Twitter has suffered considerable downtime over the past few months. (Unfortunately, they got rid of their LOLcats error messages and replaced their downtime messages with a boring bird.) Pownce has had its own share of downtime (I’ve experienced it twice now), and while I can’t yet say if the downtime is comparable to Twitter, it is clear that Pownce, despite its expected downtime (as it’s still beta), is faster than Twitter. Twitter definitely still has scalability issues it needs to address.
Downtime Results: Pownce 1, Twitter 0
However, Twitter constantly refreshes its web page for users to get the recent tweets from friends. For Pownce, you need to manually refresh the web page to get the updates (Paul notes, however, that the application auto-refreshes itself). This means, then, that in terms of its web interface being consistently updated with information, Twitter delivers.
Frequency of Updates Results: Pownce 0, Twitter 1
Round 2 Results: Tie! Twitter 1, Pownce 1
Round 3: Messaging
Twitter is really all about showcasing the entire world (or one specific individual) what you are about. Pownce, on the other hand, lets you group friends into categories, or sets. Therefore, Pownce gives you four ways to message individuals: 1) private message to one recipieint; 2) to a set of friends; 3) to all your friends; 4) to the public. Since Twitter has only two options (and they’re not viewable on one screen — you have to go to a different screen to view your private messages), there’s a clear winner in this part of the competition.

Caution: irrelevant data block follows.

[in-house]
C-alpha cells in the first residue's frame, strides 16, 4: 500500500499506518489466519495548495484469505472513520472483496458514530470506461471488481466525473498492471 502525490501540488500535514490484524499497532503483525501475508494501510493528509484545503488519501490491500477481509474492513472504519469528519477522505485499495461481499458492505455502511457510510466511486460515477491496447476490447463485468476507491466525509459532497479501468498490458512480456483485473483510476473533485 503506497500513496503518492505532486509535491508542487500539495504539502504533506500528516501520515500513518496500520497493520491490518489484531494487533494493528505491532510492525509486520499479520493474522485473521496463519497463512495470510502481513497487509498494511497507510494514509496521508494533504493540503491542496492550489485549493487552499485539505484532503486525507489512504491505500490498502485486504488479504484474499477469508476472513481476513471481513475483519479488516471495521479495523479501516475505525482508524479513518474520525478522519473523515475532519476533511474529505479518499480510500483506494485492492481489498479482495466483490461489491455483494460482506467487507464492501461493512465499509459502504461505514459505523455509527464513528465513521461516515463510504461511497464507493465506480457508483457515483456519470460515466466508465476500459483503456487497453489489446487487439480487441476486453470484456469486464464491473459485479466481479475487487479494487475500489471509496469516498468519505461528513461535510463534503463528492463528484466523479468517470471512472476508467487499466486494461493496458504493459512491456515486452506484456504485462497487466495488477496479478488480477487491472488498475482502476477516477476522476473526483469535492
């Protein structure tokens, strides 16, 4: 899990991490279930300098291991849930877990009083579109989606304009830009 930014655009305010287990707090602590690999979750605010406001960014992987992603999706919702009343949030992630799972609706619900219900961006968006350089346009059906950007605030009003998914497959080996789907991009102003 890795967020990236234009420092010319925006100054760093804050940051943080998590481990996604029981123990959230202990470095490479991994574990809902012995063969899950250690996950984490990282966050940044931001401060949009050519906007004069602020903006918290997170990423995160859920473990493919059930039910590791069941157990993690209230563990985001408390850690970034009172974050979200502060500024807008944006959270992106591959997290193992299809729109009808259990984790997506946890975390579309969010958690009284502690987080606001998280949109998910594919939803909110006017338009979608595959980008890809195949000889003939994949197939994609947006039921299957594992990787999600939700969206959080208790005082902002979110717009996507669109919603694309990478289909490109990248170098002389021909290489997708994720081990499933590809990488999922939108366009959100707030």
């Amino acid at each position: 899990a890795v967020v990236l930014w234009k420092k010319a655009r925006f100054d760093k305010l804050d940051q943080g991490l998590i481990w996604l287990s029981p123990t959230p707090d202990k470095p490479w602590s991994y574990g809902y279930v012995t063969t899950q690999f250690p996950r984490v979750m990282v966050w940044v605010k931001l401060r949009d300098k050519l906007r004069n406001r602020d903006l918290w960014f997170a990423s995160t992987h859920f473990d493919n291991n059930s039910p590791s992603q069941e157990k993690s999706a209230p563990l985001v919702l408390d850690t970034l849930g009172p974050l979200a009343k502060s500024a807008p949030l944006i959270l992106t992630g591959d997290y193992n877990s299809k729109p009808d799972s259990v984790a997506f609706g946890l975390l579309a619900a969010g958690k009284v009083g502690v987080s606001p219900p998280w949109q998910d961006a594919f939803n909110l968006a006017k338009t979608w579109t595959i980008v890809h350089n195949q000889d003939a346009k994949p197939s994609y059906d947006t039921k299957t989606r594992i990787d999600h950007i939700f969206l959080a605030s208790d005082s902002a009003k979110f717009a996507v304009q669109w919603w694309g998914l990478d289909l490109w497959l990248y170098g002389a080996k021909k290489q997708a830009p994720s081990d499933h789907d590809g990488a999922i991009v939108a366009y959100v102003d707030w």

Round 3 Results: Twitter 0, Pownce 1
Round 4: Finding friends.
Some people are not finding friends so easily. I happen to agree for now. You can search for friends, but there’s no way to know if your friends have joined the service. The best way to find friends on Pownce is to see if they’re already friends of your friends. But there is a friends search option as well, and it works pretty well.
Well, not totally:
It doesn’t take exact match:
And this search query seems to be too broad:
Either way, it’s functional enough for my needs, and right now, since it is in closed beta, you can find friends through friends — for the most part.
Twitter had a pretty effective way of finding friends, but they removed it. The next best thing is TwitterSearch, a third party application built on the Twitter API which really doesn’t make it easier to find people by last name.
Even though Michael Arrington says that it’s easier to find friends on Twitter, if you can’t easily search for them, there’s no benefit to having a more populated social network, is there?
Round 4 Results: Twitter 0, Pownce 1
Round 5: Accessibility
Do both Twitter and Pownce have Facebook apps? Yes. [Twitter / Pownce]